TORONTO, May 19 (Reuters) - The Canadian dollar edged lower against its U.S. counterpart on Friday but held on to much of its weekly gain, as domestic data showed retail sales fell in March and negotiations to raise the U.S. debt ceiling paused.
The loonie edged 0.1% lower to 1.3510 to the greenback, or 74.02 U.S. cents, after trading in a range of 1.3470 to 1.3523.
For the week, it was up 0.3%, after data on Tuesday showed the annual inflation rate increased in April for the first time in 10 months.
"The rise in the Canadian inflation rate, reported earlier this week, has increased the odds of a Bank of Canada rate hike," said Tony Valente, a senior FX dealer at AscendantFX.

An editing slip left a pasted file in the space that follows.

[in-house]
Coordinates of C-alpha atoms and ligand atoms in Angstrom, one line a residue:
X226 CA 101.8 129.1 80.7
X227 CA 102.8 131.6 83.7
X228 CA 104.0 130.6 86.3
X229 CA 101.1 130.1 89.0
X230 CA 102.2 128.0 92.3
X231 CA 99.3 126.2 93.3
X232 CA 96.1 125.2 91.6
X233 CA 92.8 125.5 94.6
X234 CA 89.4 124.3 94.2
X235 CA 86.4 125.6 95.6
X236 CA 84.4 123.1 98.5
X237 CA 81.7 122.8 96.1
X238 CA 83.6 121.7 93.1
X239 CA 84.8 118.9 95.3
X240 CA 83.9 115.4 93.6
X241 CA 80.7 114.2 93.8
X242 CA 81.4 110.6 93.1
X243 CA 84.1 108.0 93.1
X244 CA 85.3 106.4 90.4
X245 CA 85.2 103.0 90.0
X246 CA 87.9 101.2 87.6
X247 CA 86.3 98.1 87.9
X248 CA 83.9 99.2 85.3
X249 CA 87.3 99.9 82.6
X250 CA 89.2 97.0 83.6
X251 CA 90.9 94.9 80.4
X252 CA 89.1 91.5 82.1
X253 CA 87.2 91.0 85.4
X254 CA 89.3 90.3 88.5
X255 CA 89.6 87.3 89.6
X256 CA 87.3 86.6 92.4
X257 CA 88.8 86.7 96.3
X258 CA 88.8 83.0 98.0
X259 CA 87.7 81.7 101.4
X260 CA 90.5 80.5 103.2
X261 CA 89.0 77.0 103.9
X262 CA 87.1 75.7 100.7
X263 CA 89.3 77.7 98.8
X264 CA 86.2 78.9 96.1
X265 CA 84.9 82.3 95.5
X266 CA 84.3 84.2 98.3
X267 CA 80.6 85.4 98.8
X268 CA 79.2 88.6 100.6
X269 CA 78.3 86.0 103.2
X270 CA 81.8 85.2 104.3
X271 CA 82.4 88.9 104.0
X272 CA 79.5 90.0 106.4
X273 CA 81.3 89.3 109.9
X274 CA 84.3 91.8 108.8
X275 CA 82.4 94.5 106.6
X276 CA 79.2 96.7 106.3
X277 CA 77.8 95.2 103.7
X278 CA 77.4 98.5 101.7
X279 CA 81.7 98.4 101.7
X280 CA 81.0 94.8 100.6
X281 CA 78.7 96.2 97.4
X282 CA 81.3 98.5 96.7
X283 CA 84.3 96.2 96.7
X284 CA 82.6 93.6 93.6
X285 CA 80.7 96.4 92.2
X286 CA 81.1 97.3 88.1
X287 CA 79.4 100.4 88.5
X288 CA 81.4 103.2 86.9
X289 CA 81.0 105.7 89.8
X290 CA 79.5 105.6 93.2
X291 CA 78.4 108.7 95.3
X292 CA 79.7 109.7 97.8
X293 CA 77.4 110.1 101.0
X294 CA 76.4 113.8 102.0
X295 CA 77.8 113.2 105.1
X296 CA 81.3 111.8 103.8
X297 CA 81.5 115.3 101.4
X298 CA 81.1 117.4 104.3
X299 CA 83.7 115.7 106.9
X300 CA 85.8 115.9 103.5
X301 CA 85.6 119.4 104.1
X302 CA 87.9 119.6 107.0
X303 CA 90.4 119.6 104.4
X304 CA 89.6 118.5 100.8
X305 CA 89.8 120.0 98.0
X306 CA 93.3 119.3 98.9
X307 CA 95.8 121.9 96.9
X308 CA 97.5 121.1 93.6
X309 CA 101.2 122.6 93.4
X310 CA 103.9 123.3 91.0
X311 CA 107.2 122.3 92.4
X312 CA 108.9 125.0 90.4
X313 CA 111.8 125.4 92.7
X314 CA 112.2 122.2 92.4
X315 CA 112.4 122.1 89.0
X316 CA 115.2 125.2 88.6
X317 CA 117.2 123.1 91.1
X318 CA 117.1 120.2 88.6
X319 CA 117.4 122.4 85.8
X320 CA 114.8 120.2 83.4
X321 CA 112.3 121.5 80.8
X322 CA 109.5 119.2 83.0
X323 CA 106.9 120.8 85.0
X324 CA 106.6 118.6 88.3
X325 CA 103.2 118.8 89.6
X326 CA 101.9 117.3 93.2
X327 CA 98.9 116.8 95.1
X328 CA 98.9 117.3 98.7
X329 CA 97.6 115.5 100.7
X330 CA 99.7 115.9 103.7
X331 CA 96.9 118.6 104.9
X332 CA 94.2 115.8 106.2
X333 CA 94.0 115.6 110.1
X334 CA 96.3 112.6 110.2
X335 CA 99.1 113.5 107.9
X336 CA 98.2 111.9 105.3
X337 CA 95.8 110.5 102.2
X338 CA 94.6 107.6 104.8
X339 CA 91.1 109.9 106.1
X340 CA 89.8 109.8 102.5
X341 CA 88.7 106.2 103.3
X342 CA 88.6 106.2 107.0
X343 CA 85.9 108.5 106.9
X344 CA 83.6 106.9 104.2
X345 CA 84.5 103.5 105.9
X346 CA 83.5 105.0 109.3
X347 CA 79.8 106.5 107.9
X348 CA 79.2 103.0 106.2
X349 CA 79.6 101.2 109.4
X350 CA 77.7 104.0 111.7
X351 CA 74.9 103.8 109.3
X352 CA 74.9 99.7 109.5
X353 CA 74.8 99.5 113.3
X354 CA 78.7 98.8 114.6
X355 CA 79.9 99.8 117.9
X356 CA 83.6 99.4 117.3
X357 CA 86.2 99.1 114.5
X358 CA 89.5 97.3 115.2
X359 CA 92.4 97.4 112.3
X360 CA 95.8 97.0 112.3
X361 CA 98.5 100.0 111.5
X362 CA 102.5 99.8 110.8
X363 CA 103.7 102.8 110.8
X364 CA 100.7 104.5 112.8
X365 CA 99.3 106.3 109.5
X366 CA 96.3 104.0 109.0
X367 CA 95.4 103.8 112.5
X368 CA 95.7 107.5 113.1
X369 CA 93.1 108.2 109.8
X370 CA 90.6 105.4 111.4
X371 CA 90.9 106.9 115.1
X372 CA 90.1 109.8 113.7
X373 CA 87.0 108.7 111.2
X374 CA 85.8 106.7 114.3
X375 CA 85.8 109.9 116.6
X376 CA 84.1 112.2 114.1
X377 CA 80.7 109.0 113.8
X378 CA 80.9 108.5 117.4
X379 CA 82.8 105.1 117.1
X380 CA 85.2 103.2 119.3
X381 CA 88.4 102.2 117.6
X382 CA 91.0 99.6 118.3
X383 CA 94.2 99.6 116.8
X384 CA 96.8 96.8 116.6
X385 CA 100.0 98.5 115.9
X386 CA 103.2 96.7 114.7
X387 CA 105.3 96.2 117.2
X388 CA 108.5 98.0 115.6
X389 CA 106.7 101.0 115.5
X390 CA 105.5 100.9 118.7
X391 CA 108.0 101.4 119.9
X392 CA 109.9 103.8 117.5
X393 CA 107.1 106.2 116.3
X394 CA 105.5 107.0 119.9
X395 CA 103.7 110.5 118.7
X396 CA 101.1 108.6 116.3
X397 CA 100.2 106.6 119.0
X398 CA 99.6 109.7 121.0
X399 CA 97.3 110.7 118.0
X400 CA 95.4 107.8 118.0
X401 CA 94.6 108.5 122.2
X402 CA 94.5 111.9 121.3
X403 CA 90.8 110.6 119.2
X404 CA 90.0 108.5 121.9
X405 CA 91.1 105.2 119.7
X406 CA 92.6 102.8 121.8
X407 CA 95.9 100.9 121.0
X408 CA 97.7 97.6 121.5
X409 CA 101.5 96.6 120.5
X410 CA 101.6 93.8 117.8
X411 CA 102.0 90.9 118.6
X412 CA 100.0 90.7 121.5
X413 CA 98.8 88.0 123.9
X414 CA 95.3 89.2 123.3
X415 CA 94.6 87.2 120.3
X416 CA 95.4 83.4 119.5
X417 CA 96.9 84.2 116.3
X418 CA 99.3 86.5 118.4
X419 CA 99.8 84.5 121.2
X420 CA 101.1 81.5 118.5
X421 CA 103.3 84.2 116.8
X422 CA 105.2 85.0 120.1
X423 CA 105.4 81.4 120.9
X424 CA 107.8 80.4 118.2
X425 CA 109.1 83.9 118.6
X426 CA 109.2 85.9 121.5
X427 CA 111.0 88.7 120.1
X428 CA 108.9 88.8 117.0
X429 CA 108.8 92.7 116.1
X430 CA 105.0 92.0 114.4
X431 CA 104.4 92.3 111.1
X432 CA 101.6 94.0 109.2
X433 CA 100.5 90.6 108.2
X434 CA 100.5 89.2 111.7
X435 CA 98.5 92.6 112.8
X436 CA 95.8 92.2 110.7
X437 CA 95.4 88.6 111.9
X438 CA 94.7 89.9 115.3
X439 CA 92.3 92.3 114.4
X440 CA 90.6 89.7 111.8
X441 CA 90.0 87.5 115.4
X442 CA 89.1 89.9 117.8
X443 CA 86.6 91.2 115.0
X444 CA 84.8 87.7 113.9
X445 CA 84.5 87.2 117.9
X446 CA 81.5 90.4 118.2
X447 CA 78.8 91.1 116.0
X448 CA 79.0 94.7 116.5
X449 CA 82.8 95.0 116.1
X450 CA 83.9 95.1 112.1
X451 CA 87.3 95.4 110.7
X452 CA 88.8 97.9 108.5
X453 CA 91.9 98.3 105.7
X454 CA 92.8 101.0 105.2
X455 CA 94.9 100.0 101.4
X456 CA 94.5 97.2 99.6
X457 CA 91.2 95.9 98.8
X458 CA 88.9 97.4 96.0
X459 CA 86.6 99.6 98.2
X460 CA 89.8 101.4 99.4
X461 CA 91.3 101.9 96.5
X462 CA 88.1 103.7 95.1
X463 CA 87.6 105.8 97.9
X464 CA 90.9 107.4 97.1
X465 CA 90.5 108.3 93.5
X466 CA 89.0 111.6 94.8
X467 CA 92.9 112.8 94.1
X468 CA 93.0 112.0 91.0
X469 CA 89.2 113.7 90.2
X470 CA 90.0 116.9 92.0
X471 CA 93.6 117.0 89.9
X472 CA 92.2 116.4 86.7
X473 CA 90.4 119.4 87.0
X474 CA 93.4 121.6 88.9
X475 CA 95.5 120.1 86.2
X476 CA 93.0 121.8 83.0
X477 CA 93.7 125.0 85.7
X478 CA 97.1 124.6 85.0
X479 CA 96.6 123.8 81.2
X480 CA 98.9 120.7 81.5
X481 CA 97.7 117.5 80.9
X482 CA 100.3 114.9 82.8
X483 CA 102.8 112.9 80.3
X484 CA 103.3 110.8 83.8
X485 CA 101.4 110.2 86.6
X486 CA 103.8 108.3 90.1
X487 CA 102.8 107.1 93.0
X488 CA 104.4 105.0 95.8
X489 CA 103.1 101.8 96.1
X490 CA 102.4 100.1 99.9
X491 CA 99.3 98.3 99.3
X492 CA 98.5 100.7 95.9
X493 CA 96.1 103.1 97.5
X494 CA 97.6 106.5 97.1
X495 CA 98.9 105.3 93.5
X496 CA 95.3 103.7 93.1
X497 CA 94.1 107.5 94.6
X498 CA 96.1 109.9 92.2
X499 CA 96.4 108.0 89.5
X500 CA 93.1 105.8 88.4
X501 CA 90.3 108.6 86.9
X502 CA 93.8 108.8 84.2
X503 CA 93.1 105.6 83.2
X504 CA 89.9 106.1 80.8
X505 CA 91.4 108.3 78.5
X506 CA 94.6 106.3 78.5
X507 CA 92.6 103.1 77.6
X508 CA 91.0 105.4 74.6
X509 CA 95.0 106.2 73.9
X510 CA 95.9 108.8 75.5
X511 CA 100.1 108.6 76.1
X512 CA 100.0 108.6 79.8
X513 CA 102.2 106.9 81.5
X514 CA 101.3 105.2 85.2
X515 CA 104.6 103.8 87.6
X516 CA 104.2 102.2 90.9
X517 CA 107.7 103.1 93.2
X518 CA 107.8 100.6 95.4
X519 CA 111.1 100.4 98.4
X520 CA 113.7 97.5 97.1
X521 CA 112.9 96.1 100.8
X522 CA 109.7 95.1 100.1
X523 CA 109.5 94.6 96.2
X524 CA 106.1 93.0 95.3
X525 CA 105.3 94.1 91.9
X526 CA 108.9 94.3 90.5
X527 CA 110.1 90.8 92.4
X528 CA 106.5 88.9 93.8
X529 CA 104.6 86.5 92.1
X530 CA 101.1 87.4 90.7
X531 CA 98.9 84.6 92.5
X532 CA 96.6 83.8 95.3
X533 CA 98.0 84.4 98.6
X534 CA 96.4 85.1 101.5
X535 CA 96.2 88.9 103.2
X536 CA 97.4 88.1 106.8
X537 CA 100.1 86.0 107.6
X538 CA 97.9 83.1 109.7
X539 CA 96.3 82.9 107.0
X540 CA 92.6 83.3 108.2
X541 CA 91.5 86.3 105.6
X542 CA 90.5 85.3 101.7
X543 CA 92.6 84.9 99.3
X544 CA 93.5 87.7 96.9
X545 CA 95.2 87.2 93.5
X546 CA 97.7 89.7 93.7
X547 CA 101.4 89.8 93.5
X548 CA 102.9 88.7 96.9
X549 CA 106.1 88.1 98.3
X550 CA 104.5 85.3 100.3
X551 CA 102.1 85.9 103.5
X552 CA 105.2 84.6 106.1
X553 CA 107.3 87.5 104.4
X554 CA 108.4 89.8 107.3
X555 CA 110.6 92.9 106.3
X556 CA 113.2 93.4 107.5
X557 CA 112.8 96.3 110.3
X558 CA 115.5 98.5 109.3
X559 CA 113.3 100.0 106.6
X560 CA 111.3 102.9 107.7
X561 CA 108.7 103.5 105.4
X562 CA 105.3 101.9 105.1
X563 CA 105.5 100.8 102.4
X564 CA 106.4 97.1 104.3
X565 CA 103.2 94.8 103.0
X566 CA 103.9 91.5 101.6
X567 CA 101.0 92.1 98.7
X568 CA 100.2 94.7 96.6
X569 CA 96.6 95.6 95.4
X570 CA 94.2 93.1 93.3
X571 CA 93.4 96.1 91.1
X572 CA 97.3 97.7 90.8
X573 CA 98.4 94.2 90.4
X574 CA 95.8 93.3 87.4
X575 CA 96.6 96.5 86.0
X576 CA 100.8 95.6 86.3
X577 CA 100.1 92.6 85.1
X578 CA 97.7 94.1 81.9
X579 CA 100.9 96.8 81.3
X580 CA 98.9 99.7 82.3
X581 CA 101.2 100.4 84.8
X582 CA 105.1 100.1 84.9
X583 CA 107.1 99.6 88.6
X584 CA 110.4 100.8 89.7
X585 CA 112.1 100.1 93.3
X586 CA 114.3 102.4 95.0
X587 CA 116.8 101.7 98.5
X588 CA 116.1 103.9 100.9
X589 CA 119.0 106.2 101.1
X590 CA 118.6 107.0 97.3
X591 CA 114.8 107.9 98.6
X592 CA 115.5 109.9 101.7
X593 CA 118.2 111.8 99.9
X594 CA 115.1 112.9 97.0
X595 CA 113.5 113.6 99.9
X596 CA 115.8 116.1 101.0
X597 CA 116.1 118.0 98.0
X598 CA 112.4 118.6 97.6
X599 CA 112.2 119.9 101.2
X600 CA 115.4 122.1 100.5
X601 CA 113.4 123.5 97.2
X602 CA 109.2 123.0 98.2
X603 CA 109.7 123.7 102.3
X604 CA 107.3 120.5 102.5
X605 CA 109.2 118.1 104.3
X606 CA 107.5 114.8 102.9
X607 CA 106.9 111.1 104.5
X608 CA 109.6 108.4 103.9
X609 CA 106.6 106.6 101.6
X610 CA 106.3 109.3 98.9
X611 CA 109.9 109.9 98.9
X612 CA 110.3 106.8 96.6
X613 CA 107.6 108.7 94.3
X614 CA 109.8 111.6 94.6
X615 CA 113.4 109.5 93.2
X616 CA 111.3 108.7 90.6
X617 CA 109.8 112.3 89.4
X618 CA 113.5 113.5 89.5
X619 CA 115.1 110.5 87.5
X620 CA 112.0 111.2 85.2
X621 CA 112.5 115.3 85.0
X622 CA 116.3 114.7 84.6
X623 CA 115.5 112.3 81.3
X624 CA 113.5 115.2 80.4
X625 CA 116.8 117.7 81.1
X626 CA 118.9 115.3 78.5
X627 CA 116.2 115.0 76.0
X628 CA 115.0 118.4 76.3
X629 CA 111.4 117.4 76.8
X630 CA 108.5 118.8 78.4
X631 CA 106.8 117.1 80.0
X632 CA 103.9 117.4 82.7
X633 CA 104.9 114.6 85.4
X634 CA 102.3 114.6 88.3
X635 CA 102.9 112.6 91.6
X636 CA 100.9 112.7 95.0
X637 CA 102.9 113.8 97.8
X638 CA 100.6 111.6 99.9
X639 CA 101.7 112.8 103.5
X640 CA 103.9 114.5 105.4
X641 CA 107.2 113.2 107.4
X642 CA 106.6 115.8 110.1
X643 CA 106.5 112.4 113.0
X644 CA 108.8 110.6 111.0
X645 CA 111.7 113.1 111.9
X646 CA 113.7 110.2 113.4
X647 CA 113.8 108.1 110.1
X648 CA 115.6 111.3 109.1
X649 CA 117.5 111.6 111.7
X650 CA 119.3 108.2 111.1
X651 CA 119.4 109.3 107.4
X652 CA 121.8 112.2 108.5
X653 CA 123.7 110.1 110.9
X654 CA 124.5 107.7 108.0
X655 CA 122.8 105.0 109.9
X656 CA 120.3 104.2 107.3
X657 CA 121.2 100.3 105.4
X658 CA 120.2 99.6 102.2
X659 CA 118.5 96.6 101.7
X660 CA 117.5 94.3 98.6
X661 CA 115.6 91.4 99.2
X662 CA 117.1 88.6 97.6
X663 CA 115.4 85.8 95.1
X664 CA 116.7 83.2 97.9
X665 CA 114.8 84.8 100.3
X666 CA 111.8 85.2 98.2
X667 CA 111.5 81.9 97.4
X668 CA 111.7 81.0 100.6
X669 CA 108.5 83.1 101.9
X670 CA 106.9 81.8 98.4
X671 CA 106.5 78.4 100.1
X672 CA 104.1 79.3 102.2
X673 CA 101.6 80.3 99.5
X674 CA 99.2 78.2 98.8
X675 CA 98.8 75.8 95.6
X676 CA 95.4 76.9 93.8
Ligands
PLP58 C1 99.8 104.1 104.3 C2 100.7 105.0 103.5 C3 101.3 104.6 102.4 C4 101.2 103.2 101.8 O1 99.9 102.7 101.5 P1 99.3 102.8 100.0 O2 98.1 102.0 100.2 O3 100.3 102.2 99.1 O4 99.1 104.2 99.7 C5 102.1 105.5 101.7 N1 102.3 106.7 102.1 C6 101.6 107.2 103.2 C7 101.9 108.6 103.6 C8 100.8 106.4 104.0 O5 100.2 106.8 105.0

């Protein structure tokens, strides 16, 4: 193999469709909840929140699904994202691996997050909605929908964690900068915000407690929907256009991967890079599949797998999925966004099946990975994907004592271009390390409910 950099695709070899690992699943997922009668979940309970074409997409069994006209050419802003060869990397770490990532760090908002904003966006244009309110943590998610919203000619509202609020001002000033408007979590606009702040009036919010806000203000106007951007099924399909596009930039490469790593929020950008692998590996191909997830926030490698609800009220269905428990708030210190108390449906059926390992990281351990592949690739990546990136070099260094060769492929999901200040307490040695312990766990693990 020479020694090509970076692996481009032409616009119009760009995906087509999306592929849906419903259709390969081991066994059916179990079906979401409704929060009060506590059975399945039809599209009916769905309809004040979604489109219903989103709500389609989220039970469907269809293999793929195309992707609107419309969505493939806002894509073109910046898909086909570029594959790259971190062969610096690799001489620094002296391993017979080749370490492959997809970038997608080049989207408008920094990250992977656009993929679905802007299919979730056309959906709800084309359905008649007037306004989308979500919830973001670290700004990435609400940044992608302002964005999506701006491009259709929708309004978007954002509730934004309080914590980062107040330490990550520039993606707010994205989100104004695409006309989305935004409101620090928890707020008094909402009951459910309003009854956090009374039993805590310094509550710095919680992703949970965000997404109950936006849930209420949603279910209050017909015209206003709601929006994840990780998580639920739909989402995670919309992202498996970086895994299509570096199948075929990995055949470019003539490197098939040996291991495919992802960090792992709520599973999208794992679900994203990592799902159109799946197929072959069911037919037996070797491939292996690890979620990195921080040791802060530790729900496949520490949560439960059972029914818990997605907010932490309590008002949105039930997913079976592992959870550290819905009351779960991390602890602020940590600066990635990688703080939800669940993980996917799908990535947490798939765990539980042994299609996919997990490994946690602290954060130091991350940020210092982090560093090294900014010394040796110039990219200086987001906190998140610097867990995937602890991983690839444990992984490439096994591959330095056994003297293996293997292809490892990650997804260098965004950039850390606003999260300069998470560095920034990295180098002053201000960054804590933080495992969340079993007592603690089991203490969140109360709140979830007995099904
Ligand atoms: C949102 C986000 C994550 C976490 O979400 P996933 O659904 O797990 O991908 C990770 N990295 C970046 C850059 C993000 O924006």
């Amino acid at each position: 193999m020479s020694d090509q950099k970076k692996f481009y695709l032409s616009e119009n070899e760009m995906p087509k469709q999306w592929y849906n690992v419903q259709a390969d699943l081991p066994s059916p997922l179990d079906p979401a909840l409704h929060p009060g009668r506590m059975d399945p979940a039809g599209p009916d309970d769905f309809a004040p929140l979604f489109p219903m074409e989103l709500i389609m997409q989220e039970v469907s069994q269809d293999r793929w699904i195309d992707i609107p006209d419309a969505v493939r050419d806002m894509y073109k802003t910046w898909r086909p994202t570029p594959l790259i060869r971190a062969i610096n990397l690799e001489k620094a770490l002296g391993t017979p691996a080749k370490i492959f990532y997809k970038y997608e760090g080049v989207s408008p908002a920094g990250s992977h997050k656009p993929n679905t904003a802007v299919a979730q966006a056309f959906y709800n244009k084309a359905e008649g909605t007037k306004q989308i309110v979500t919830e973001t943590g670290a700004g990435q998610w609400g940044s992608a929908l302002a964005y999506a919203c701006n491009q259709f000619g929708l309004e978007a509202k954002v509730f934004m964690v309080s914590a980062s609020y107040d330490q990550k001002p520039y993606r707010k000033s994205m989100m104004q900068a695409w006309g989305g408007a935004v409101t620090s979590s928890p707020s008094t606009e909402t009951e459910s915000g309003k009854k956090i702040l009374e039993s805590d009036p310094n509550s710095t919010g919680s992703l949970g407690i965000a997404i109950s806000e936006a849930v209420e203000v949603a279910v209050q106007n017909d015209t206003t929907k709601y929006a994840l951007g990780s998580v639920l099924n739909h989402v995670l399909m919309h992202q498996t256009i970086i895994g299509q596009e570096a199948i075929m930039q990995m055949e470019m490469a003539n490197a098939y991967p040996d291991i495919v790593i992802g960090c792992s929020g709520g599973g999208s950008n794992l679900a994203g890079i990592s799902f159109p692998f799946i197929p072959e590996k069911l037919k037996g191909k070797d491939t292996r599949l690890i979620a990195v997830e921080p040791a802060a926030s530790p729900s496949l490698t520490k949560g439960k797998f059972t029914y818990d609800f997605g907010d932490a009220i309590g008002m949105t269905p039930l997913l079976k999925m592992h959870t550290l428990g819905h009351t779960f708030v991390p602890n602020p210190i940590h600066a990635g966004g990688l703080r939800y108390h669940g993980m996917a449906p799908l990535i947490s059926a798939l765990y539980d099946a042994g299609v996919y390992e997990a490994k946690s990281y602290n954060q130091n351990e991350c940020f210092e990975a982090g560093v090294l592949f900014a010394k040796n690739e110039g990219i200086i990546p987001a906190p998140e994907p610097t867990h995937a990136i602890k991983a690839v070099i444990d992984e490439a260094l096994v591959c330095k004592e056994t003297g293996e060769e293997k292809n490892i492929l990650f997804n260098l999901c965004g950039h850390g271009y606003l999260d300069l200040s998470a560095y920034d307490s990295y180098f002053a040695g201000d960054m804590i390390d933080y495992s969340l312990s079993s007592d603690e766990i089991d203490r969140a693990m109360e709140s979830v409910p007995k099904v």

Money markets see a roughly 40% chance that the Bank of Canada will raise its benchmark interest rate further by September. Before the inflation data, the next move in rates was expected to be a cut.
Canadian retail sales fell 1.4% in March from February on lower sales at motor vehicles and parts dealers, as well as gasoline stations, Statistics Canada said on Friday. A preliminary estimate showed sales rising 0.2% in April.
The price of oil , one of Canada's major exports, settled 0.4% lower at $71.55 a barrel, while Wall Street erased earlier gains as the pause in debt ceiling talks dampened hopes that a deal could be reached soon to avoid a calamitous default.
Canadian government bond yields eased across the curve. The 10-year was down 3.9 basis points at 3.136%, after it touched on Thursday its highest intraday level in more than two months at 3.226%.
Reporting by Fergal Smith; Editing by Richard Chang
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